SANTA FE – Federal agencies have filed “biological opinions” for national forests in New Mexico and one in Arizona, and have asked a U.S. district judge to dissolve the court’s previous injunction on timber management activities on habitat of the Mexican spotted owl.
But an environmental group that sued the U.S. Fish and Wildlife Service for failure to monitor owl populations is opposed to the motion, saying federal agencies need to start all over again.
A U.S. district court in Arizona in September issued an order requiring the U.S. Forest Service to suspend timber management activities – including tree-cutting, gathering fuel wood and prescribed burns – in the Carson, Cibola, Gila, Lincoln and Santa Fe national forests in New Mexico, and Arizona’s Tonto National Forest, pending formal consultation addressing potential effects on the spotted owl, a threatened species under the Endangered Species Act.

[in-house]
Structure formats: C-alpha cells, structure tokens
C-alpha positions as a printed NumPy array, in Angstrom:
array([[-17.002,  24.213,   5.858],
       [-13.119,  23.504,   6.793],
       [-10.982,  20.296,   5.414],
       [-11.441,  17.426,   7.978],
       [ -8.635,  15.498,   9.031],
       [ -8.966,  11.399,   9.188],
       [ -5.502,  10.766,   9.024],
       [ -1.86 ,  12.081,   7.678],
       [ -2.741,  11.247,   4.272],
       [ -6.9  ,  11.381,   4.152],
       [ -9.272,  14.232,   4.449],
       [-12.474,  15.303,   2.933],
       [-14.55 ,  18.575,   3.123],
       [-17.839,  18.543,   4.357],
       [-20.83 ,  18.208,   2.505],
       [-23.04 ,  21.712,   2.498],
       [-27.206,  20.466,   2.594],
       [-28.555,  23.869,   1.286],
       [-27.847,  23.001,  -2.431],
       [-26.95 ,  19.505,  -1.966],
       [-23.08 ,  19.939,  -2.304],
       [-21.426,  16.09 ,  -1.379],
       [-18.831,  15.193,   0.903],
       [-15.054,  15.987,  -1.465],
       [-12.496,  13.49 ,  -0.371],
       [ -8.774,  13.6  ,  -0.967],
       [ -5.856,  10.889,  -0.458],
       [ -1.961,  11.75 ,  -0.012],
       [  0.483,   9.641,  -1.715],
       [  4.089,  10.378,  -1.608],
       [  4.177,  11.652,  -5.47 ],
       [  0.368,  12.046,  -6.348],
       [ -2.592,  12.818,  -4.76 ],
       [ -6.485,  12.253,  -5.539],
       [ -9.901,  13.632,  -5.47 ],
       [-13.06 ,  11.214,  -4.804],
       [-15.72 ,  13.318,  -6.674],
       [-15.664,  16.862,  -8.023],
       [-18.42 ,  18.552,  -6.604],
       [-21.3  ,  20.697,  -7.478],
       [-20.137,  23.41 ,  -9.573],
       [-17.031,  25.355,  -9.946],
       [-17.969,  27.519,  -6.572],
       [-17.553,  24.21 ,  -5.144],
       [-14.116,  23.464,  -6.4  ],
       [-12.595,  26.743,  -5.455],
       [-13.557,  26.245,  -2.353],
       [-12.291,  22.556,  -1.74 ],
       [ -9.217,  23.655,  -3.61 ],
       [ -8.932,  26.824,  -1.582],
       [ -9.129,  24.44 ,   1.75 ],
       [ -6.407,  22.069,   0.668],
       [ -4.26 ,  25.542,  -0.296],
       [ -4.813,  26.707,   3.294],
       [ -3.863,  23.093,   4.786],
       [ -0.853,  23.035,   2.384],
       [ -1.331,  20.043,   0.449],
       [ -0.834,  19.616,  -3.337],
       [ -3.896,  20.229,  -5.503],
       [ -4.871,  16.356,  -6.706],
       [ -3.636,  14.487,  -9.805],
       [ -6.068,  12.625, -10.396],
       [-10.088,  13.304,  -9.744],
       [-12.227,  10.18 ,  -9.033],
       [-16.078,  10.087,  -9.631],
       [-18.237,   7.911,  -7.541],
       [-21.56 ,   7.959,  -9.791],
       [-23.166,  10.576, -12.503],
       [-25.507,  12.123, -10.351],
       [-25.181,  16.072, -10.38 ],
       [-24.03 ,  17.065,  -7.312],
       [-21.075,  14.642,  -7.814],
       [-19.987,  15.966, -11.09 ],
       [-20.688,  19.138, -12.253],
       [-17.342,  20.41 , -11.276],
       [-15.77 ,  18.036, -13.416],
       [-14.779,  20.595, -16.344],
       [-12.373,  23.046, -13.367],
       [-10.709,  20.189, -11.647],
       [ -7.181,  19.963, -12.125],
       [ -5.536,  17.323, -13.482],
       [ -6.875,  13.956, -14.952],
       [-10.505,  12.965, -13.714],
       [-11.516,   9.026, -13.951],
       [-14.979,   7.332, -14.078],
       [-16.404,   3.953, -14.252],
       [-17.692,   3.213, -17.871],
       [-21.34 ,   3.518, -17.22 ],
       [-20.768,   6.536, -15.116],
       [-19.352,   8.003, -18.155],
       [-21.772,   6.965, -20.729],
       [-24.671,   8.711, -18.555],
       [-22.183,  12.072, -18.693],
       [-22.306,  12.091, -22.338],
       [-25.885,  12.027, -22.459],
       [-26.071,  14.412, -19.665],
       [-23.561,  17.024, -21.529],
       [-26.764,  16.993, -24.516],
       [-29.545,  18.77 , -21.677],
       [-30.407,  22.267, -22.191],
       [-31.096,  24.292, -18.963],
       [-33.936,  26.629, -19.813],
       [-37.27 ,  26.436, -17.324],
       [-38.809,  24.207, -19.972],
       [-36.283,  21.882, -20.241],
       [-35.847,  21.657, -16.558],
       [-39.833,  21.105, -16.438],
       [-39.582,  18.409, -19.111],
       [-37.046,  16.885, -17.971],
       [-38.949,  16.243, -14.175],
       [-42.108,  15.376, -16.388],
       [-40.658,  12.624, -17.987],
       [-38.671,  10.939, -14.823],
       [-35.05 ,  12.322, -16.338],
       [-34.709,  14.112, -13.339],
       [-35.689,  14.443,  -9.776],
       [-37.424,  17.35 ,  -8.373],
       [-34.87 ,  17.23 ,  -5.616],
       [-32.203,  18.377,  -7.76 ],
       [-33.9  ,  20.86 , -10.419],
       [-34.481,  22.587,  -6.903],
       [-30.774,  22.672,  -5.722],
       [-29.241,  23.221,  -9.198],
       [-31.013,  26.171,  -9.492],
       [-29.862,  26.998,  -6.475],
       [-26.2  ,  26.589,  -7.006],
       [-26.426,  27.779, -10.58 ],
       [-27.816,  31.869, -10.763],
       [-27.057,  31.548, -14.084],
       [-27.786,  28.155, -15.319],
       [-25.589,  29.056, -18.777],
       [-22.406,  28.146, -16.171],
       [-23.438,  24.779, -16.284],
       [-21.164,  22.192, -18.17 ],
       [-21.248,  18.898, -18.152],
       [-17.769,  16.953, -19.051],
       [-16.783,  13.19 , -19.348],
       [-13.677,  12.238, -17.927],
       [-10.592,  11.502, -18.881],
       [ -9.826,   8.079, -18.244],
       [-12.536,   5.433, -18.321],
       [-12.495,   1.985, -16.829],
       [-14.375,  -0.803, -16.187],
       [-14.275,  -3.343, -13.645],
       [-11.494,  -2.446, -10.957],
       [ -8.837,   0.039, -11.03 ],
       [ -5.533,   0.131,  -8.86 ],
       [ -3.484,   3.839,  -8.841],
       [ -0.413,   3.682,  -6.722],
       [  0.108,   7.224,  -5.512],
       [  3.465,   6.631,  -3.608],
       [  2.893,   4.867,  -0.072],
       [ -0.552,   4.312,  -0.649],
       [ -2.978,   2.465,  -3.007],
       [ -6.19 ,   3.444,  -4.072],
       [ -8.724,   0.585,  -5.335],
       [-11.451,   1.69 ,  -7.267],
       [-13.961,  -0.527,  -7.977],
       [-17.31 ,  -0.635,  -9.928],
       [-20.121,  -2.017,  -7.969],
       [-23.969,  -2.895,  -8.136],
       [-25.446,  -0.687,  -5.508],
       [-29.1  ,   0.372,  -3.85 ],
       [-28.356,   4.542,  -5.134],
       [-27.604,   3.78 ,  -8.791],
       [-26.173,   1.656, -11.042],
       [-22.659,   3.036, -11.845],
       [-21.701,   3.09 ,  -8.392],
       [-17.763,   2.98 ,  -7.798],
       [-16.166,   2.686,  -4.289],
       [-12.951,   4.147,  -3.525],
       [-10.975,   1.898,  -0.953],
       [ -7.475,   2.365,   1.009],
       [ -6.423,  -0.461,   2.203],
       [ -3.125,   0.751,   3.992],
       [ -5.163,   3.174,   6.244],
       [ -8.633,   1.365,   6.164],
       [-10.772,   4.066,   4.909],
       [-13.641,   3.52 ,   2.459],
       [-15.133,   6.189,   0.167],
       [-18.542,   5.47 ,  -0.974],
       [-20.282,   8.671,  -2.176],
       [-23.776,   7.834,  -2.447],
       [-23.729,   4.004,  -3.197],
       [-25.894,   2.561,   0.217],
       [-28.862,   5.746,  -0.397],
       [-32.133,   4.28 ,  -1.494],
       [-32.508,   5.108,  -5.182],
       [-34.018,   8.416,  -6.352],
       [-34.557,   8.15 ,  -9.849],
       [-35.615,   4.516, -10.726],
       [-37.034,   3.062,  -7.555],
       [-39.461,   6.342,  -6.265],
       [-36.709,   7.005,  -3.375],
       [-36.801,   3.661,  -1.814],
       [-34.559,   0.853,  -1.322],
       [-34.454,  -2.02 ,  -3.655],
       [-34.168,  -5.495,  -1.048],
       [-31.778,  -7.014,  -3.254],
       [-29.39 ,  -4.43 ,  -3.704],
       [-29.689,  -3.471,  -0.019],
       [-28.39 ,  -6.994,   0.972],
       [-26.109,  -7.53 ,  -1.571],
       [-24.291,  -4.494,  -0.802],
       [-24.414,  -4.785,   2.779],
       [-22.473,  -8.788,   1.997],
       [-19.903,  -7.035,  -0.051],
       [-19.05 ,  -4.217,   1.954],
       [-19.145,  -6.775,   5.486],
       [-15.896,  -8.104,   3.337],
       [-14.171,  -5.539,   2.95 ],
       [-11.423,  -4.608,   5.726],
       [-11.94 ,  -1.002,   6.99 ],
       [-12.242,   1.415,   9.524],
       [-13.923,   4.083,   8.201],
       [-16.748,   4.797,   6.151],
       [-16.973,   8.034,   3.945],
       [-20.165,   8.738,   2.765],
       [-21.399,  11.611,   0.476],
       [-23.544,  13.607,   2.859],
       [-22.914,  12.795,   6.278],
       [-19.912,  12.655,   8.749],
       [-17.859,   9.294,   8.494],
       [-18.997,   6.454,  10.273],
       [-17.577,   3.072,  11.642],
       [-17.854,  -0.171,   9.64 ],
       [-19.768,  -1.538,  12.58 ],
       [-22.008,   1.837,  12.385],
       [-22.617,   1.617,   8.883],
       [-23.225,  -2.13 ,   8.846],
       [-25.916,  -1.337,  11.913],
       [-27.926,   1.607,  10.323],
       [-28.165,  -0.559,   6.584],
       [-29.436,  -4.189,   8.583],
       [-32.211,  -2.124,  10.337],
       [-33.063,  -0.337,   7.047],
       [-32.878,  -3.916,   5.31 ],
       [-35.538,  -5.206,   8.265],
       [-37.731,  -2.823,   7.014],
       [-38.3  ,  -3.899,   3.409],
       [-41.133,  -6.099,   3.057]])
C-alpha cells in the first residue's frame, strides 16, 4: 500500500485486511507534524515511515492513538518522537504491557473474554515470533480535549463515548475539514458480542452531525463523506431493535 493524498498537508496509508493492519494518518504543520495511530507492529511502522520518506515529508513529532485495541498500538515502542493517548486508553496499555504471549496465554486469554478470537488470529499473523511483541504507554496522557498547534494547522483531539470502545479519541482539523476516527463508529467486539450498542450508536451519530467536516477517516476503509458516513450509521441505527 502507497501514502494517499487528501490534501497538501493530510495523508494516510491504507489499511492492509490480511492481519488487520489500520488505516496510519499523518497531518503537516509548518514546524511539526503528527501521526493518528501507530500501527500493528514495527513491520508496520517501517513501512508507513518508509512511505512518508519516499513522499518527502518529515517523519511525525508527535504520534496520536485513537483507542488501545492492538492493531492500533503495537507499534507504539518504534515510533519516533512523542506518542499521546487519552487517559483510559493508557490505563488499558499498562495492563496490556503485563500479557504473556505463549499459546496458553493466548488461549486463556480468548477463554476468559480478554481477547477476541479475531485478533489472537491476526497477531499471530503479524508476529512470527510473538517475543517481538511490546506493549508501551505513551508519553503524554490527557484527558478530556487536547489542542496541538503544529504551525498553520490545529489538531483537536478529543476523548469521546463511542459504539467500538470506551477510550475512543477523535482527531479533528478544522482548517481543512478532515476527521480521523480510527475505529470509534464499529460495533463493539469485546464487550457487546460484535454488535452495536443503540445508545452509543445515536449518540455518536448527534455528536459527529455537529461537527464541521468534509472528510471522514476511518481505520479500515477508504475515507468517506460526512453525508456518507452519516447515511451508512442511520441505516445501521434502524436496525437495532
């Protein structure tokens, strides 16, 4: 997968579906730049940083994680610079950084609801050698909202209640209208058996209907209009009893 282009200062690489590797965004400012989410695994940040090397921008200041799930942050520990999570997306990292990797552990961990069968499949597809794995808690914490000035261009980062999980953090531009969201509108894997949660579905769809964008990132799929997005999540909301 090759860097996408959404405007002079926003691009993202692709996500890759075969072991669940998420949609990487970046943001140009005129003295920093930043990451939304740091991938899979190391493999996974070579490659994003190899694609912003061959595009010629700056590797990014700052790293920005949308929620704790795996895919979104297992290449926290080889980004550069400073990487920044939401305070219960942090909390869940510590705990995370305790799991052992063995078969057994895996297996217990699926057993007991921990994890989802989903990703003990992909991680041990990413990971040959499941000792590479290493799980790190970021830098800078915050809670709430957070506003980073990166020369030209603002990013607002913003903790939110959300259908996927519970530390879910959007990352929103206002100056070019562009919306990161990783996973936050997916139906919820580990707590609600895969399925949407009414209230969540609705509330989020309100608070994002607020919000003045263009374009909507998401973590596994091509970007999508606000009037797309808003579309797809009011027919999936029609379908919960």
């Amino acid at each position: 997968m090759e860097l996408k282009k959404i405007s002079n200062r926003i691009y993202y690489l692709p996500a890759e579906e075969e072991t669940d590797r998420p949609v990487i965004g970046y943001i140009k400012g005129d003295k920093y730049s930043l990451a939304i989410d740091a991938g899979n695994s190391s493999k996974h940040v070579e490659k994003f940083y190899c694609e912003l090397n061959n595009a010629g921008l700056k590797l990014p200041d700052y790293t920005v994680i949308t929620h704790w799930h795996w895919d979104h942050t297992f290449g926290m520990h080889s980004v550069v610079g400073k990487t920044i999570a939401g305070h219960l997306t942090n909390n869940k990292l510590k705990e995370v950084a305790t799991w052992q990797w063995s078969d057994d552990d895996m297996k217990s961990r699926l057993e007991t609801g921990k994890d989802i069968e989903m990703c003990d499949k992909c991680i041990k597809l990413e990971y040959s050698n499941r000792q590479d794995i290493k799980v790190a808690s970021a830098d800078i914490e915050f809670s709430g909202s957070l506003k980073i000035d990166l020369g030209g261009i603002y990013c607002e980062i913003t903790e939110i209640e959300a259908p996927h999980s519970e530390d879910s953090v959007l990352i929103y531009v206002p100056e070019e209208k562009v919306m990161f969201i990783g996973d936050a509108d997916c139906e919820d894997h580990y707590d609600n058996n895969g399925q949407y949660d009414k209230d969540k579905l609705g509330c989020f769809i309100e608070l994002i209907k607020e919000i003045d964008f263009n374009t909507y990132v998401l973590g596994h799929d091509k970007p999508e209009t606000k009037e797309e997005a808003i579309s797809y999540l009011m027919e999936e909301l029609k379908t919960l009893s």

The court modified its order in October to allow some timber management activities, such as prescribed burns, to resume amid outcry from federal and state lawmakers, firewood vendors, forest thinning contractors and folks who rely on firewood to heat their homes in the winter.